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Joe Grushecky - The House Rocked in Ringwood

by Rich and Laura Lynch

Joe Grushecky – In March, CNN called him rock's "best-kept secret" and the network's broadcast piece featured him as part of their special on people who "just missed" becoming famous. This video segment was a run-up to the 2005 Grammy Awards where Bruce Springsteen took home an award for Best Male Vocal Performance on 'Code of Silence', a track that Joe co-wrote with the Rumson Rocker. Since the late 70's this Steel Town-based leader of the Houserockers has been forging ahead steadfastly molding a career through heat and sweat that many other performers would love to call their own.

Joe Grushecky thanks the crowd for coming out following his second encore!

Joe Grushecky and his band the Houserockers have been generating American blue collar rock with grit for more than a quarter-century now. Heralding from Pittsburgh, Pennsylvania Joe has released numerous albums that have received critical acclaim from industry publications such as Billboard and Rolling Stone. Despite that, the talented Grushecky and the Houserockers have yet to become a household name. Thus, Joe still has a job as a special education teacher in a tough urban neighborhood. Many of Joe's songs capture the authenticity of daily life for the working class. Grushecky also has a softer side penning songs about love and family.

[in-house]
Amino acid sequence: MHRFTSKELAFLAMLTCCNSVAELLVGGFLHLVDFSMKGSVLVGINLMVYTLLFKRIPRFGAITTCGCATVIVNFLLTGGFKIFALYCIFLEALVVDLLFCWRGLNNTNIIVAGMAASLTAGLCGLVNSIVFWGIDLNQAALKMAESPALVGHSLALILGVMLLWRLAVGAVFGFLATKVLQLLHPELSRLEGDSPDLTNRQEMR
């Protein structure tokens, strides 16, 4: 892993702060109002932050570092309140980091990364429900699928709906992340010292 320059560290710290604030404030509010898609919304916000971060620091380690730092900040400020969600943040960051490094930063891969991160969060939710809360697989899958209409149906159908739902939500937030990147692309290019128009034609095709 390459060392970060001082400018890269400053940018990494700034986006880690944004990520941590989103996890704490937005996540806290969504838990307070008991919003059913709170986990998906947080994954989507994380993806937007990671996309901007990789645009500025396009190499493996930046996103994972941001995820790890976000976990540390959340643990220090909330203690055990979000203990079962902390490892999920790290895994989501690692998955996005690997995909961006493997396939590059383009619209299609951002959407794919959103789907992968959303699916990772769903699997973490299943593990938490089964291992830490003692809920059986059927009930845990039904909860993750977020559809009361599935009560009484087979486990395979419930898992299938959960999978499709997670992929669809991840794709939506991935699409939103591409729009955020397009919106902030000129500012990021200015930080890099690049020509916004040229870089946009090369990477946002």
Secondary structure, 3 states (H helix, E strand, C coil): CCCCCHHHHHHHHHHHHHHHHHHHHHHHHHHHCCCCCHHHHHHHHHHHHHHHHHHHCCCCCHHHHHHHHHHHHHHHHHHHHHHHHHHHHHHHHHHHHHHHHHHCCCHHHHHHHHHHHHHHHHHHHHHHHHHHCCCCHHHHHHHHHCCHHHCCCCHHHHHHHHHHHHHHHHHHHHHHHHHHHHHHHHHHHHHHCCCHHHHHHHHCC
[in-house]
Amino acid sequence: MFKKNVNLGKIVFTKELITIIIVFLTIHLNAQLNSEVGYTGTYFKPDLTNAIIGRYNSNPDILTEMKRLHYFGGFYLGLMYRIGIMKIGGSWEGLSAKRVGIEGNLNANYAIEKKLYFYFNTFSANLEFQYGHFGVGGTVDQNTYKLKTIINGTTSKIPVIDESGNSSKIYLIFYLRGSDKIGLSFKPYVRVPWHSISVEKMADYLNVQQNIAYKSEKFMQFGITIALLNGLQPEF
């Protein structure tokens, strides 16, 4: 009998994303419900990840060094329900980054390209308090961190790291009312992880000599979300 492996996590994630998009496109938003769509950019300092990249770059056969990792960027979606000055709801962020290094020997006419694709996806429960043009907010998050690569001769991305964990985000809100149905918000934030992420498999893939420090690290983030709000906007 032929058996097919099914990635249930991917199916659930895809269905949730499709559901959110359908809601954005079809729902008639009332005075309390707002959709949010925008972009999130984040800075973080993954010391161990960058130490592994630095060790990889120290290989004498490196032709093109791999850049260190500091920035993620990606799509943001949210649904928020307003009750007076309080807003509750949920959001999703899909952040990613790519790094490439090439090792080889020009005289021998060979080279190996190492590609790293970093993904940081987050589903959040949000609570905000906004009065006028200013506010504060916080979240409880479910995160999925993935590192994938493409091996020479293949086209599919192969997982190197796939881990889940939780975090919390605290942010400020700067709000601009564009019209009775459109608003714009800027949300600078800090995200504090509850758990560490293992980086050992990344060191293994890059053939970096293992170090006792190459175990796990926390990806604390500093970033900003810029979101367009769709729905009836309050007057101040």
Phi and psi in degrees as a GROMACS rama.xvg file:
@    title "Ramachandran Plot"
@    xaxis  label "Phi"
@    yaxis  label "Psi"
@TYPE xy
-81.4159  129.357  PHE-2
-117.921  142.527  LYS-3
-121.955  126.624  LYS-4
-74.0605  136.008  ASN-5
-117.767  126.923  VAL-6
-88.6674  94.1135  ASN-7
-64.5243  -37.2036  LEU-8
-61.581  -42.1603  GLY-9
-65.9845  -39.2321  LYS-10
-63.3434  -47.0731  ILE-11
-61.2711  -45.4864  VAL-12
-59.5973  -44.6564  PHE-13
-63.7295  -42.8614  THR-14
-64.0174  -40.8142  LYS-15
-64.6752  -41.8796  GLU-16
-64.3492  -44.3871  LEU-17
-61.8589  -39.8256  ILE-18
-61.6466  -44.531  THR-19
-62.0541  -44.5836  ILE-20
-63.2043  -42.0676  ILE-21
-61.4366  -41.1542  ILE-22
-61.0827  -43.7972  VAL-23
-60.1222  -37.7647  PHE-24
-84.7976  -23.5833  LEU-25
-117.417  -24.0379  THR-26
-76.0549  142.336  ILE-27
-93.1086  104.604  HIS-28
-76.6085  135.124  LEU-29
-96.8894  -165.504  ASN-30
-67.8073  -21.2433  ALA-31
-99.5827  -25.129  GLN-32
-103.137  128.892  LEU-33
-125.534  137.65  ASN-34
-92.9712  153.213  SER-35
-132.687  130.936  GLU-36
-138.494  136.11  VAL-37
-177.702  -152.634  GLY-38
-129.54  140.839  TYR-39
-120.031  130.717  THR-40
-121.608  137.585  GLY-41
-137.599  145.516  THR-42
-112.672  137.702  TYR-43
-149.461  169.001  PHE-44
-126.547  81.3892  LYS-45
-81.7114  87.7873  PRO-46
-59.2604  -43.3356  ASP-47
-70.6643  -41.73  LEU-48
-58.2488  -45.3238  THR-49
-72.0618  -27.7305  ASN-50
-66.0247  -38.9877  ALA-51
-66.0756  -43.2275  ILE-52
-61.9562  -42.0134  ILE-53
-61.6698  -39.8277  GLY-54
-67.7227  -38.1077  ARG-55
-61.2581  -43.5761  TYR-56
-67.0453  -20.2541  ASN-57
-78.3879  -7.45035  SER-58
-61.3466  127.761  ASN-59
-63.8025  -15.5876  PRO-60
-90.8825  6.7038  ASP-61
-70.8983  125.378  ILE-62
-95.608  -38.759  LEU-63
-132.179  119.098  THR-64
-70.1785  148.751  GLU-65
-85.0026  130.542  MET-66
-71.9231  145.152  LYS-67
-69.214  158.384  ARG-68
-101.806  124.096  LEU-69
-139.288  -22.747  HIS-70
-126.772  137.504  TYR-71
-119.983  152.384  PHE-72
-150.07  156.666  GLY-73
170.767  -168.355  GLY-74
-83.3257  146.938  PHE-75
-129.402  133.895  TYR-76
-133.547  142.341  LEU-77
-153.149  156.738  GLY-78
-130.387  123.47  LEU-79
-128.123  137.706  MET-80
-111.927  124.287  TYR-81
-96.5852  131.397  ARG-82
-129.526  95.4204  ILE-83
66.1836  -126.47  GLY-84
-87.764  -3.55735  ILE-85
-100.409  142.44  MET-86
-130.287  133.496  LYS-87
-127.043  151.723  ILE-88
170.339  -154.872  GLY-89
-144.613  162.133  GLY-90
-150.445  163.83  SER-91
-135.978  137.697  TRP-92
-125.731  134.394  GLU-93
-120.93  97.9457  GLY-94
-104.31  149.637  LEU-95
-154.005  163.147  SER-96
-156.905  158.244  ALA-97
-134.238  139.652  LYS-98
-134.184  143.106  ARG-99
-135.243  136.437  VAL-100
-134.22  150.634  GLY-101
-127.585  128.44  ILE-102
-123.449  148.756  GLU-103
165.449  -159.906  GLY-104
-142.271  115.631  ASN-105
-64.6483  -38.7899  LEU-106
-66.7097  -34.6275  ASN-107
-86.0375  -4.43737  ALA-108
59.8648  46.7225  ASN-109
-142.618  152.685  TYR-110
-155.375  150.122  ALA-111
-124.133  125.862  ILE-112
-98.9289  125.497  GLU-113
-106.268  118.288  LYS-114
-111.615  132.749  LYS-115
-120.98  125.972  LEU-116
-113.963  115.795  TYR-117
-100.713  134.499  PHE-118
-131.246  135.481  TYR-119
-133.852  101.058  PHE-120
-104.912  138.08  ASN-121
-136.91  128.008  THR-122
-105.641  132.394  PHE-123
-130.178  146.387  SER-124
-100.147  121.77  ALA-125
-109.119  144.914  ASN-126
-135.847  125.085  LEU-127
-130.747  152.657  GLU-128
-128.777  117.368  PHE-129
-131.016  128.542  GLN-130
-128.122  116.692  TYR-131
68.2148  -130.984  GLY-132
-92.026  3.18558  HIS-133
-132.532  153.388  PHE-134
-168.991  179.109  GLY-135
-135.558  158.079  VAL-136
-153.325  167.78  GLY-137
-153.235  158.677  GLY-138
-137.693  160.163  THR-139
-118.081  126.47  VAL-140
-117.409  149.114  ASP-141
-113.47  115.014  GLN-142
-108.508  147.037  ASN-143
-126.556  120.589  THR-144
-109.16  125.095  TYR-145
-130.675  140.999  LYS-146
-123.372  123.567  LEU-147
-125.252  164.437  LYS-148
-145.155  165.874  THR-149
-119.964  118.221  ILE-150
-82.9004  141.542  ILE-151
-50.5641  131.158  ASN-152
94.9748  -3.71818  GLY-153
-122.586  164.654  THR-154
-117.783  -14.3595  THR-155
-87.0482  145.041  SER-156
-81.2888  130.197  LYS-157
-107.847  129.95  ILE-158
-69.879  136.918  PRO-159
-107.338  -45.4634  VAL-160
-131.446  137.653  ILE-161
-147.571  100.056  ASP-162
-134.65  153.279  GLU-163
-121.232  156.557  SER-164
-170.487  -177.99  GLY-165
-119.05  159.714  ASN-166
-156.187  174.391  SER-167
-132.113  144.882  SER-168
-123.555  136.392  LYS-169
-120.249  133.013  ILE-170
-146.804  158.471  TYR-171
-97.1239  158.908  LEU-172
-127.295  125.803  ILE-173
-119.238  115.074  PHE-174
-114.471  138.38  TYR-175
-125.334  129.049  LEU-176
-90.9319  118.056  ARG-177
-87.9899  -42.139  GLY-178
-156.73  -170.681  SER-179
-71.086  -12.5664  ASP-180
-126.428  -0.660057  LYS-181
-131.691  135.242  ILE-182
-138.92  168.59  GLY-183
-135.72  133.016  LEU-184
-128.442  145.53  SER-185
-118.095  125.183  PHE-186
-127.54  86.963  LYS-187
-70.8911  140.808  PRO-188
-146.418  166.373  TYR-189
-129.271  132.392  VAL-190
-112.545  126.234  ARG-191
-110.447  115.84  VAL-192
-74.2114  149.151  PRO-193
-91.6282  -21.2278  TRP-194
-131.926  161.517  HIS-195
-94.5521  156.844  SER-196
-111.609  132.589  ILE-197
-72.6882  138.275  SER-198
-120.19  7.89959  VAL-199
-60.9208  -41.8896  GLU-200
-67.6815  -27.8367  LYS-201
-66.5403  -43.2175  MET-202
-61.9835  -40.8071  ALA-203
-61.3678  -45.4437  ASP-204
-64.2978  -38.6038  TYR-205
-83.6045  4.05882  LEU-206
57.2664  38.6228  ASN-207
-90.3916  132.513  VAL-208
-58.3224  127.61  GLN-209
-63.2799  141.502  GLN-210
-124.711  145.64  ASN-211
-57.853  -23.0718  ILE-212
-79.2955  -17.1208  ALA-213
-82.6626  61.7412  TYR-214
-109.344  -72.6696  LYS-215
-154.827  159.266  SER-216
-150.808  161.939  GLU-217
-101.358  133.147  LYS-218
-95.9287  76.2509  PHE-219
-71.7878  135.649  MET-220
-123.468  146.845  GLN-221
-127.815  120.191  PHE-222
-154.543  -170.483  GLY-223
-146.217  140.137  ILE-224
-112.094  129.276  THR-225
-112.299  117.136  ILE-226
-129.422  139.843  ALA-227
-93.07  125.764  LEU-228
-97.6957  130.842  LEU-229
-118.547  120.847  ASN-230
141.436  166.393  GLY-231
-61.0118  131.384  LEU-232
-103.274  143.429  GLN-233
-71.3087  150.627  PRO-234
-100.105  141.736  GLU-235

On July 24, 2005 Grushecky became the latest in a long line of talented musicians who have graced the stage at the Cupsaw Concert Series. It was a perfect day for a party in Ringwood, New Jersey as swans and ducks were on the water and birds were in the air. Excited guests arrived with food to share and fans got a chance to hang out on the deck over-looking the lake and they had an opportunity to meet and chat with Joe both before and after the concert.

"I think tonight I'm going to tell a few stories about some of the songs," Joe said when he took the stage shortly after 5:30 p.m. Sitting with his black acoustic, Grushecky performed a solo set of fourteen songs and two encores that featured insight into the craft of songwriting and revealed some humorous moments that occurred while recording with The Boss.

Grushecky has built a strong international following of dedicated fans and his most famous supporter has been his friend Bruce Springsteen. Together, they have written and recorded many projects since first hooking up on the Bruce Springsteen-produced American Babylon album which Joe Grushecky and the Houserockers released in 1995.

"I had an opportunity to record with Springsteen in L.A., which is a cool thing," Grushecky began, relaying some anecdotes from the artist's first time working with Mr. Springsteen. "I mean, if you're a baseball fan you want to play with Mickey Mantle."

In 1993, Grushecky was invited by Bruce to begin laying down tracks for American Babylon. He described how his real-world boss back in Pittsburgh got wind of the fact that he had been recording with The Boss in Los Angeles and he immediately prohibited Grushecky from doing so again – at the peril of losing his job.

Clearly Joe was on the horns of a dilemma. Springsteen called soon after and Joe made the decision to call in sick in order to keep working on the record. Joe told the assembled that during this session with Bruce he was interrupted by his mom who was calling to tell Joe that work was looking for him. He then had to call his job to confirm his illness and he was told not to return unless he had a doctor's note. Grushecky finished this story, chuckling, saying "luckily my best friend is a doctor."